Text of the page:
Ultrasound research activity is mostly focused on the comprehensive evaluation of morphological and perfusion alterations in the small joints for the assessment of rheumatoid arthritis, and in the study of prenatal data for the extraction of quantitative biomarkers of functional alteration.
Small joint morphology
The progression of rheumatic diseases (such as rheumatoid arthritis, psoriatic arthritis …) are linked to morphological modifications of the synovial spaces, which happens earlier in the small joints. The evaluation of the increase of the synovial dimension (and eventually the presence of pannus) from US images is one of the quantitative markers of disease activity and progression.
Given the high dependency of ultrasound acquisition and evaluation on the operators, the aim of the research is to provide a robust and accurate method for the automatic assessment of synovial dimension from US images.
Small joint perfusion
Differential diagnosis of different rheumatic disease is a crucial step for the correct therapeutic planning and the management of the patient. In particular, perfusion is linked to synovial neovascularization correlates with the activity and aggressiveness of the rheumatoid pannus, which invades and destroys cartilage and bones.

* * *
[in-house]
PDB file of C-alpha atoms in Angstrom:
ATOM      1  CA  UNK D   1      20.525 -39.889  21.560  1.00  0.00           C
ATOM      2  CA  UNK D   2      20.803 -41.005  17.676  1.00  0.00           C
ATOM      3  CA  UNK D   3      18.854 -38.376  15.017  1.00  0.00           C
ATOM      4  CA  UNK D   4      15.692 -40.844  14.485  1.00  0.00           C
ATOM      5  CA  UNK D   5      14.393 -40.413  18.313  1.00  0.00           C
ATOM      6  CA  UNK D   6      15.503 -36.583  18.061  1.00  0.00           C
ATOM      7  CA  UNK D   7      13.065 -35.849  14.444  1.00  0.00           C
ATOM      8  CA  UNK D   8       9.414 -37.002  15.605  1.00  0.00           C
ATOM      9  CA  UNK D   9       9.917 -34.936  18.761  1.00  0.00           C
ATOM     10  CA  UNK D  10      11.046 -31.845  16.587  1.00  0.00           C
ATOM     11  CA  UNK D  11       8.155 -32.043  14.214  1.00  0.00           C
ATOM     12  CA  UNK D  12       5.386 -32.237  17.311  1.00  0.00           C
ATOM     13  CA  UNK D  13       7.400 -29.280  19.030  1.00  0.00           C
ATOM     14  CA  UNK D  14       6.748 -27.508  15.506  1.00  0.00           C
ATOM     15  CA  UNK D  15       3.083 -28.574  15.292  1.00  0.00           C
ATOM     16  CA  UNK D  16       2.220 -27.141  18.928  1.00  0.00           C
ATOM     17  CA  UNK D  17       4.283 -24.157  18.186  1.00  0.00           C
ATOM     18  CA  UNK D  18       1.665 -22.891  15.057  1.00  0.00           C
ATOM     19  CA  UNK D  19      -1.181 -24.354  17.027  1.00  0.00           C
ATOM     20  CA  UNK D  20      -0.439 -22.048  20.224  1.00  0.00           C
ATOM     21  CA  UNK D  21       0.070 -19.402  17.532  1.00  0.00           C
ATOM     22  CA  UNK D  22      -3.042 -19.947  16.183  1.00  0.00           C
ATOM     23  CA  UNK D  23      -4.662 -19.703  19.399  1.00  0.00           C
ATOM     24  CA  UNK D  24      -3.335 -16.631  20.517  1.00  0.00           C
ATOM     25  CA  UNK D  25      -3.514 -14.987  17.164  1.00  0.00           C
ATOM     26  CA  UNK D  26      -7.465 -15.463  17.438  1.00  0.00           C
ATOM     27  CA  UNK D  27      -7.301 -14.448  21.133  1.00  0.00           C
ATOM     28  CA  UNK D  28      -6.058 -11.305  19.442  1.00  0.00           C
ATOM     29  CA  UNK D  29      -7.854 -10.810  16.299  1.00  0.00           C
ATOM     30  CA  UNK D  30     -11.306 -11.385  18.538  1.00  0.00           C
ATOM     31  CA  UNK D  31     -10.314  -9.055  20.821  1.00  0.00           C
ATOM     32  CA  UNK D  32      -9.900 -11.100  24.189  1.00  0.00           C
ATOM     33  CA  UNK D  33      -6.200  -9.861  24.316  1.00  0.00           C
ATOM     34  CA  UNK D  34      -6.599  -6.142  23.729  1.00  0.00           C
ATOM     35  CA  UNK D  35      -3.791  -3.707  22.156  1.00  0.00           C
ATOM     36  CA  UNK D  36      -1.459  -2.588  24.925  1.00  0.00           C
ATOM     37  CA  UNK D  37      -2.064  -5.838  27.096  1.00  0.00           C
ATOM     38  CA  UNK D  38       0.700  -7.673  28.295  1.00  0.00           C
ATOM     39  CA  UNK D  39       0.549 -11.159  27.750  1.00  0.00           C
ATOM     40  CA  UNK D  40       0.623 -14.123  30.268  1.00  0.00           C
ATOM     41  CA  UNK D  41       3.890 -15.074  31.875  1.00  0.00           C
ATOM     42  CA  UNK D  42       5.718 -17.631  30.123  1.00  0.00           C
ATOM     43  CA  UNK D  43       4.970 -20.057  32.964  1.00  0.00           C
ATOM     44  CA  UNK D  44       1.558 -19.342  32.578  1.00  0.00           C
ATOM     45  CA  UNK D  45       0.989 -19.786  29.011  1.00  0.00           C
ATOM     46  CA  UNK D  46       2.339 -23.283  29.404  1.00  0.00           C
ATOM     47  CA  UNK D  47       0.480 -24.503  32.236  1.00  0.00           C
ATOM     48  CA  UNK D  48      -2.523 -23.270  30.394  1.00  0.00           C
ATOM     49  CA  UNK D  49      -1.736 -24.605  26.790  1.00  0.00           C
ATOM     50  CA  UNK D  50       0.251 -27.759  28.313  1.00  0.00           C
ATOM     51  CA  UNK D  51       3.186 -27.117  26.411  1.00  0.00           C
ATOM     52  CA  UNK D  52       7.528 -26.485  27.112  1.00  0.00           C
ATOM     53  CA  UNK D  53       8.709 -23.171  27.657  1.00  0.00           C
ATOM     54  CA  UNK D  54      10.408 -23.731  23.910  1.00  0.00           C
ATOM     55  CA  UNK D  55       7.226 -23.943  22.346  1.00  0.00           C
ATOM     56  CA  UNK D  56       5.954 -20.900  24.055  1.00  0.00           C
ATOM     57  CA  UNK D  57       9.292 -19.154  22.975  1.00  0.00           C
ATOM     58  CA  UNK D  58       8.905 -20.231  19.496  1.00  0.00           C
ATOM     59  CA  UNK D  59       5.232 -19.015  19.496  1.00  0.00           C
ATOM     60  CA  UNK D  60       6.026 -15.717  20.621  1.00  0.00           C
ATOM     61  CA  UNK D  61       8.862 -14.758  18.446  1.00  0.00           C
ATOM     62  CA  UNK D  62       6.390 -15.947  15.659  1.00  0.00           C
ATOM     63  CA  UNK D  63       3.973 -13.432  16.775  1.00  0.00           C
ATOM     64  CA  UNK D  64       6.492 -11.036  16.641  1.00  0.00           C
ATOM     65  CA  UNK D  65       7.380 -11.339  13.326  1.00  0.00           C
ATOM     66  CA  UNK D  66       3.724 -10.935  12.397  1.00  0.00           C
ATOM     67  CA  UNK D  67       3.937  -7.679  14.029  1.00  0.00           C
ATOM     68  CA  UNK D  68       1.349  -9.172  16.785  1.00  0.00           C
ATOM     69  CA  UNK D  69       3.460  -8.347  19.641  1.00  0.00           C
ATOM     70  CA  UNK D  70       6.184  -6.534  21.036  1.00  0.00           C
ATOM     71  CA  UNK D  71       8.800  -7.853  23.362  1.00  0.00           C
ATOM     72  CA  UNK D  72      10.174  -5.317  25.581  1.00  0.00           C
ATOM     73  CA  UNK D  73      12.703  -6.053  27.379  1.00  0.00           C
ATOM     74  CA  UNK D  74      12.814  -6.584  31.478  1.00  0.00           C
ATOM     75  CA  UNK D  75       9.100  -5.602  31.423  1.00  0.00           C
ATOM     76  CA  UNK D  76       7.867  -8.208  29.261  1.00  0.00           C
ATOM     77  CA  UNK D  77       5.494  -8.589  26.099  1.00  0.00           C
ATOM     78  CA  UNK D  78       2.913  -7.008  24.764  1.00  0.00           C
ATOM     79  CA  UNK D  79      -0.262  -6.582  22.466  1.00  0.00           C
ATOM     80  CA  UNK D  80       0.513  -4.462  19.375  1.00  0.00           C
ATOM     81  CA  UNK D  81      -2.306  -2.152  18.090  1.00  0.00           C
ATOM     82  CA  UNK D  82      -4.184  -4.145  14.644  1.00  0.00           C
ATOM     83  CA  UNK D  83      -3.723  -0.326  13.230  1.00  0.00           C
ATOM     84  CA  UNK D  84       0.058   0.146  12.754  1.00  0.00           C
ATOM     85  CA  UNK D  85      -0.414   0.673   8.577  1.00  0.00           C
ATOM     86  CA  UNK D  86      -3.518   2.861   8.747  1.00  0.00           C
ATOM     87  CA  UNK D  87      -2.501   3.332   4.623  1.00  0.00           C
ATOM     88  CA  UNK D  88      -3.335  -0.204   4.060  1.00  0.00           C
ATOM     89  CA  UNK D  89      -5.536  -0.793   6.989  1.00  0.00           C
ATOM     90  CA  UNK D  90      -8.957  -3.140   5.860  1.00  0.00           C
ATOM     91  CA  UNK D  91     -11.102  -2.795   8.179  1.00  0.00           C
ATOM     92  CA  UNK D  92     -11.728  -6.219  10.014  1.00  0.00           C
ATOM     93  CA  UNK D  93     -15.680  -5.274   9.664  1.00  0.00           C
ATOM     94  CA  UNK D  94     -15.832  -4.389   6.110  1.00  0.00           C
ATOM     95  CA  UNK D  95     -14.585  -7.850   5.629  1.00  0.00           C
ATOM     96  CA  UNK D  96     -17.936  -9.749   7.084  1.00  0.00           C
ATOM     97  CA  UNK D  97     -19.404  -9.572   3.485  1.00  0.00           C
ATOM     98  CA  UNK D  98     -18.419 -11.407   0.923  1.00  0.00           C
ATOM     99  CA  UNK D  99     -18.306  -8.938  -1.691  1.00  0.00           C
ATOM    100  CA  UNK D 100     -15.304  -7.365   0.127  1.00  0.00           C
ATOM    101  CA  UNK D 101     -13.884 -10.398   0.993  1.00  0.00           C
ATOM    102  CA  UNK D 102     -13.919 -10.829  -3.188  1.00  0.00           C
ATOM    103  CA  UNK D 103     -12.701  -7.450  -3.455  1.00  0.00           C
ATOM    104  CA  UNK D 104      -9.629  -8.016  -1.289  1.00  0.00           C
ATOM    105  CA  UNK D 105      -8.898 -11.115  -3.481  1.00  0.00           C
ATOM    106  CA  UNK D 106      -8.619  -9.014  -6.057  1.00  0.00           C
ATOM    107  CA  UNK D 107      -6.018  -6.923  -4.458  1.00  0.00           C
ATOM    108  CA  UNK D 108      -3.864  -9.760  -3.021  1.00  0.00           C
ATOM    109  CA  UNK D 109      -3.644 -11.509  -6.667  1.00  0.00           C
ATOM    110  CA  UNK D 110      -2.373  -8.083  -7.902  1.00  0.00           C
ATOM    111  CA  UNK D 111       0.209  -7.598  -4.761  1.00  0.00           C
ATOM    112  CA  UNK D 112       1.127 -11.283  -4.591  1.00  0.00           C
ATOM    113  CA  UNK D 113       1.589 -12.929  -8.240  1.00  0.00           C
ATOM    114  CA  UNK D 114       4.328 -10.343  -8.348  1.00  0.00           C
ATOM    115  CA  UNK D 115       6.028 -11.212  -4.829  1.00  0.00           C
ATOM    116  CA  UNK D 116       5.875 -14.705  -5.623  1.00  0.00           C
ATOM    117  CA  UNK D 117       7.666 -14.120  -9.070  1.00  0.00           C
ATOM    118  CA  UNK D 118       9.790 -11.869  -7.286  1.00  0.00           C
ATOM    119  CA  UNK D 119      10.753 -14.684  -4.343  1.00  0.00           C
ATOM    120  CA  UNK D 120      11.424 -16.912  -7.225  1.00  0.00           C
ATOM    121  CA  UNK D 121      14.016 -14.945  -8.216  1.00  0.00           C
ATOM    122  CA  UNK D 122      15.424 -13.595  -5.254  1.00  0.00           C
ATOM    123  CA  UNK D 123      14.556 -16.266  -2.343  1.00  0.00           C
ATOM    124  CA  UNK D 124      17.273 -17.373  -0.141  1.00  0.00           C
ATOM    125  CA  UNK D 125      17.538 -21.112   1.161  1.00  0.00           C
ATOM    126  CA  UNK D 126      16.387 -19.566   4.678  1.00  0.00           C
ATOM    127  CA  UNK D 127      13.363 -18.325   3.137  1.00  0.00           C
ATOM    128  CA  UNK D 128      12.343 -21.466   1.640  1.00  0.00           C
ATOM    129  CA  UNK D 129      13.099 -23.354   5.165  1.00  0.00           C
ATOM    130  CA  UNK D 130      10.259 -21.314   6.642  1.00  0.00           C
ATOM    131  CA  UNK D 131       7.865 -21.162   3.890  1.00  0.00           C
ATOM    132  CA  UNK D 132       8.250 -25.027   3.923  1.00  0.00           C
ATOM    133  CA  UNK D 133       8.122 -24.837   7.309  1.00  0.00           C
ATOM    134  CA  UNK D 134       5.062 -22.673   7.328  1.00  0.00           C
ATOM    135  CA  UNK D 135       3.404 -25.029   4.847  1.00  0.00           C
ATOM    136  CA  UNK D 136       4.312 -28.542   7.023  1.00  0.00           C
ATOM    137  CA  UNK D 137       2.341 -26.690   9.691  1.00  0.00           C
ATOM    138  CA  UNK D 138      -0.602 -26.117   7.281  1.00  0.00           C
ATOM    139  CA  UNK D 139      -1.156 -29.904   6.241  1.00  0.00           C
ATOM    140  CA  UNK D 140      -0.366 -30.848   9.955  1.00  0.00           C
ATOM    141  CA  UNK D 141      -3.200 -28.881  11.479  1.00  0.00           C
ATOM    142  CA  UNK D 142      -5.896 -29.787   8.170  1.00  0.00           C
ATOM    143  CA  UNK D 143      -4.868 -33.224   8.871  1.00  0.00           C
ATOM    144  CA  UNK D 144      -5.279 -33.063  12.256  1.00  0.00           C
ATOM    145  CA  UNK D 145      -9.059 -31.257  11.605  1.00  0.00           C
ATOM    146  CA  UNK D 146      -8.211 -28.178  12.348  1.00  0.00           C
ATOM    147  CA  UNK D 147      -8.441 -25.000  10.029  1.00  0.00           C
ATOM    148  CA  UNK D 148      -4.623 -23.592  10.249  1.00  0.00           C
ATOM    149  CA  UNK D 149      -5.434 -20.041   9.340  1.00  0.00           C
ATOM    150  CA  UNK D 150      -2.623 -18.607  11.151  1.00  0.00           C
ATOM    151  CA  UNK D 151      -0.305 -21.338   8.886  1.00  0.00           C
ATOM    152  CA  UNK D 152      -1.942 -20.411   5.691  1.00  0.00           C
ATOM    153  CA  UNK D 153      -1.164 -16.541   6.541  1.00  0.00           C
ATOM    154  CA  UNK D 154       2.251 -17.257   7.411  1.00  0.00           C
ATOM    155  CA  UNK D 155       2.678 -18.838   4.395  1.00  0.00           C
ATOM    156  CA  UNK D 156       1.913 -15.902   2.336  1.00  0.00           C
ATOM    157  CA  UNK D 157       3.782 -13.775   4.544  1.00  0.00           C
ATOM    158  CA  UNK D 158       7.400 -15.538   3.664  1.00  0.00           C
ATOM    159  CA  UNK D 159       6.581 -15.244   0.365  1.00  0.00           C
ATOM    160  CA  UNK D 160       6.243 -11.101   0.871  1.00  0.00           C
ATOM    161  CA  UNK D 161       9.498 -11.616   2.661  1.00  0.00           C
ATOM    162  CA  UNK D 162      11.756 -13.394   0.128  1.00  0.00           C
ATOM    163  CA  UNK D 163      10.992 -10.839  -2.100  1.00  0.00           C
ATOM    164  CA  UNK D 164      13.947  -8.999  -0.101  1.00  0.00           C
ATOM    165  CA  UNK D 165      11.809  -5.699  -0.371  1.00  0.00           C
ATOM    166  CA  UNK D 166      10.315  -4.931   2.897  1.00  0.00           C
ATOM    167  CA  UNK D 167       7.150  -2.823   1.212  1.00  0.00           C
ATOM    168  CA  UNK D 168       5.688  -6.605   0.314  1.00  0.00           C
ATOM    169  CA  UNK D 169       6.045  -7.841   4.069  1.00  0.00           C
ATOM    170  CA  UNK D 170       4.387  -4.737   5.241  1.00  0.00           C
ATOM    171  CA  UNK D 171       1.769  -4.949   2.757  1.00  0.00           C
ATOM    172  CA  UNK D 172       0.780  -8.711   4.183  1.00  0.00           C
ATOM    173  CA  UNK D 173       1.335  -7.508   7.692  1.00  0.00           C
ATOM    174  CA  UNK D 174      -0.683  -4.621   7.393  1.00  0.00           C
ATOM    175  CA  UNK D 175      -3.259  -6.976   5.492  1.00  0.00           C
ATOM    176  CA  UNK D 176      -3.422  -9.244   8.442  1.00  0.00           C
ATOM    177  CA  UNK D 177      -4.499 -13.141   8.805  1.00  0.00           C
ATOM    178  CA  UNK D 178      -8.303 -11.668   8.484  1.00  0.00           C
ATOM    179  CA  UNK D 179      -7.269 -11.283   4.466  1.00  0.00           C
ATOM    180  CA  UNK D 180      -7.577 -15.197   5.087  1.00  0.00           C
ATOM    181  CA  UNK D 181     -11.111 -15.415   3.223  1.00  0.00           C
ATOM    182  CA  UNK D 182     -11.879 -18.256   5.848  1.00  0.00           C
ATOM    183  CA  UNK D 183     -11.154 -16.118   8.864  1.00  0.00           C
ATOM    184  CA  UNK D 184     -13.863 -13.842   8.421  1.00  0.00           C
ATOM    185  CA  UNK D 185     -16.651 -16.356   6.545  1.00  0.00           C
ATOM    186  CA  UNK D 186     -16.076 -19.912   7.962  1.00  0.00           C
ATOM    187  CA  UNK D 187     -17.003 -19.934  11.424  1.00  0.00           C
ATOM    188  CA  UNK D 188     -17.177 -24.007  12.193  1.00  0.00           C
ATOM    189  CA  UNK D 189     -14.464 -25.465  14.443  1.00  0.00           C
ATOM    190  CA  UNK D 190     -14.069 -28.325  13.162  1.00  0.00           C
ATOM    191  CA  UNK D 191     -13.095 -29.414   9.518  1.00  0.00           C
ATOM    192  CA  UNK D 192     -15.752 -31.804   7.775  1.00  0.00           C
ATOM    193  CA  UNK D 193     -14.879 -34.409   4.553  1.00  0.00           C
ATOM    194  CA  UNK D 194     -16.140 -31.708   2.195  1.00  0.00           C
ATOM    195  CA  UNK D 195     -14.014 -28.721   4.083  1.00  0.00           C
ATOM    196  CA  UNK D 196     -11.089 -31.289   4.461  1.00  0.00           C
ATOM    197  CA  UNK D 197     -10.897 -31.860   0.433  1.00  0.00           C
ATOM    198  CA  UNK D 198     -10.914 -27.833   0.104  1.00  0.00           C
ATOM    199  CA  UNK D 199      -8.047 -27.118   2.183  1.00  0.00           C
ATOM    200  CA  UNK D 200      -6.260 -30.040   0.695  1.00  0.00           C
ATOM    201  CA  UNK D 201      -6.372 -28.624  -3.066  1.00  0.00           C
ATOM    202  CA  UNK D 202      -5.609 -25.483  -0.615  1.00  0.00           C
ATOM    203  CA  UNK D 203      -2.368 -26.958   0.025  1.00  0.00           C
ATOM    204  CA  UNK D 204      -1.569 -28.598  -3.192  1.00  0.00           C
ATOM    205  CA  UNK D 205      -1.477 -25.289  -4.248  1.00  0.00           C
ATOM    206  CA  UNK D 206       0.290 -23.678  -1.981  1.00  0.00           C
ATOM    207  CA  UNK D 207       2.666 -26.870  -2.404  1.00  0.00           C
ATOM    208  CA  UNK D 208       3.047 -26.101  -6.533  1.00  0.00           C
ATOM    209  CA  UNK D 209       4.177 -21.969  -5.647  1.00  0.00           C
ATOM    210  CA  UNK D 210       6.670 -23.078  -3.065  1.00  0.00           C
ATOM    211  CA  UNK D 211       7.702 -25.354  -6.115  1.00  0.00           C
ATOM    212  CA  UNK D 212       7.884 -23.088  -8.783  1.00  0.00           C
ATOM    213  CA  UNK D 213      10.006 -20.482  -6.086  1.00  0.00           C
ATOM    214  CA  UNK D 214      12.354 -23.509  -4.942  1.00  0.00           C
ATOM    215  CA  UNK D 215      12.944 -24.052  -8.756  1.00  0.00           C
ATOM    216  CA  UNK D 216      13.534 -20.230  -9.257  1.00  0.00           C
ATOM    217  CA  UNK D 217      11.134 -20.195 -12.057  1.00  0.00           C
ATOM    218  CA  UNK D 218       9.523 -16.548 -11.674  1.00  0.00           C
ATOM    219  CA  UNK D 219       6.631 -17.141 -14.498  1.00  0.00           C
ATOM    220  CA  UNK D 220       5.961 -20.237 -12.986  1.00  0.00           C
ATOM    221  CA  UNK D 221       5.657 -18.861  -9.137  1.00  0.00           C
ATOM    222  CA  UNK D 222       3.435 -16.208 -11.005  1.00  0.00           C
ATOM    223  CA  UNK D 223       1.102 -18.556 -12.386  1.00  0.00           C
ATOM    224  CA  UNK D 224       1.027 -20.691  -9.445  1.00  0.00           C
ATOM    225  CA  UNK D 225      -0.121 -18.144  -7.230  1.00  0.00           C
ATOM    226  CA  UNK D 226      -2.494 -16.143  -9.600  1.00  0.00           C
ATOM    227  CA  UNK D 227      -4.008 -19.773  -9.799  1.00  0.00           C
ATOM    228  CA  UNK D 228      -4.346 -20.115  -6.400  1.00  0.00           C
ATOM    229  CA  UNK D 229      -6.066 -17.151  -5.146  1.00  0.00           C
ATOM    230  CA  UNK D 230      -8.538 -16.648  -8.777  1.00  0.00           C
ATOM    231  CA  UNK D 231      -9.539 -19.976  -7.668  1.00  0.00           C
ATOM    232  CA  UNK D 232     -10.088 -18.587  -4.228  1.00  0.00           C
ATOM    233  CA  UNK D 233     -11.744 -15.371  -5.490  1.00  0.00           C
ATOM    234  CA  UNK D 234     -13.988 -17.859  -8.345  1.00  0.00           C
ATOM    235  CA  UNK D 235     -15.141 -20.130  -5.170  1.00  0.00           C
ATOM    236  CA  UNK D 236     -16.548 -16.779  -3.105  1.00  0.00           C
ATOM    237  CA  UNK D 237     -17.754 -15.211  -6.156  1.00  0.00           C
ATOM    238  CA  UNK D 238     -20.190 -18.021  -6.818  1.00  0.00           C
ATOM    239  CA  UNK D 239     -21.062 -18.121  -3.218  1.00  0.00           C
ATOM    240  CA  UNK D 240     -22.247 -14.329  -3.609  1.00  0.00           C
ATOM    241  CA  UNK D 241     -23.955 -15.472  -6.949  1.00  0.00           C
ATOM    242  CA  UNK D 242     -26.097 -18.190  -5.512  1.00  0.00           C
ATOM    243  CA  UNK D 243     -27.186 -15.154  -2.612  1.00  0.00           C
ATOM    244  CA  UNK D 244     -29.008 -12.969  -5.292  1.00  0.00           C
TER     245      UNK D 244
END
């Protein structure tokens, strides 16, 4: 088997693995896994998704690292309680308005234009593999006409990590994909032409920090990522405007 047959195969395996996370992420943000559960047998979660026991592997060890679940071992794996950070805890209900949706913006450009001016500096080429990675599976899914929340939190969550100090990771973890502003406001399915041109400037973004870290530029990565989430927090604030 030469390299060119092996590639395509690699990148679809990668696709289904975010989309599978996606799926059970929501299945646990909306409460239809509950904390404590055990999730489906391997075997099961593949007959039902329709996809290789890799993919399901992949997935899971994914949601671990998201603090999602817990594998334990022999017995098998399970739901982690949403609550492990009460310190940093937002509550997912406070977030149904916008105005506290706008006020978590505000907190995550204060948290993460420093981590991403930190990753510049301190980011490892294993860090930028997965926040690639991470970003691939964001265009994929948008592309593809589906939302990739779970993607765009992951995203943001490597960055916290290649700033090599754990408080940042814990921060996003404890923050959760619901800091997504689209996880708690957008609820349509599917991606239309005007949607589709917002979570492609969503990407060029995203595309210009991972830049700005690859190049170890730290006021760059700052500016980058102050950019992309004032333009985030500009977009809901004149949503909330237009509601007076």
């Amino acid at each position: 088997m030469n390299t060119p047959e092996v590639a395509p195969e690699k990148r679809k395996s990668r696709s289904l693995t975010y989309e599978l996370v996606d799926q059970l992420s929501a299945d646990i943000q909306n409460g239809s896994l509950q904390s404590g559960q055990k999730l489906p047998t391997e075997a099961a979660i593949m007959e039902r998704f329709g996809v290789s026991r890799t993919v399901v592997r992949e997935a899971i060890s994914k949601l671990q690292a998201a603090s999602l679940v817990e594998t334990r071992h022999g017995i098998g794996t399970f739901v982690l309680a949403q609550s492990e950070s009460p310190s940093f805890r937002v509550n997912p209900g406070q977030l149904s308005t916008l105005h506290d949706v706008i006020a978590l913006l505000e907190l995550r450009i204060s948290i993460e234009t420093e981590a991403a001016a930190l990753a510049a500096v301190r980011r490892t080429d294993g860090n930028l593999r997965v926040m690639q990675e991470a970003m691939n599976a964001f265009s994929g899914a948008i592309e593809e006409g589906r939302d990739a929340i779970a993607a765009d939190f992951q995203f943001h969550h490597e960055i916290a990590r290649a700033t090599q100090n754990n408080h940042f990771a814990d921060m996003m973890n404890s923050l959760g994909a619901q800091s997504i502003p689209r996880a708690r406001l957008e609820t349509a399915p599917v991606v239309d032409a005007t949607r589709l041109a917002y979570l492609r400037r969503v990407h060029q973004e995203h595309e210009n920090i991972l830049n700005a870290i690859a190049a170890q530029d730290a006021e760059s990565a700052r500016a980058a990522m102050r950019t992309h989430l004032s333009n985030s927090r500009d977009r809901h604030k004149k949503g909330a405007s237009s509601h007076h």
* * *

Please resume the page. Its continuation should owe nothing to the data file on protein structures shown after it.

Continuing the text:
However, joint distribution of the disease, clinical manifestations and radiological appearance may be identical, especially early at the beginning of disease, even if distinct vascularization patterns have been identified in biopsy specimens.
The aim of the study is to gather quantitative information on local perfusion within the synovia, so to identify more effectively the different perfusion patterns characterizing the different diseases. Moreover, we aim at providing an accurate differential diagnosis of rheumatic diseases based on the perfusion patterns.
Automated detection of aortic lumen from fetal ultrasound images in the cardiac cycle
Prenatal events such as intrauterine growth restriction have been shown to be associated with an increased thickness of abdominal aorta in the fetus. The measurement of abdominal aortic intima-media thickness (aIMT) is recently considered as a sensitive marker of atherosclerosis risk. Our aim is to introduce an automatic algorithm that identifies abdominal aorta and estimates its diameter and aIMT from B-mode cineloop videos recorded during routine ultrasonographic fetal biometry. The development of automatic methods for the measurement of the lumen and thickness of the aorta throughout the recorded video, may also allow to evaluate typical markers of vessel-wall functionality as strain and stiffness.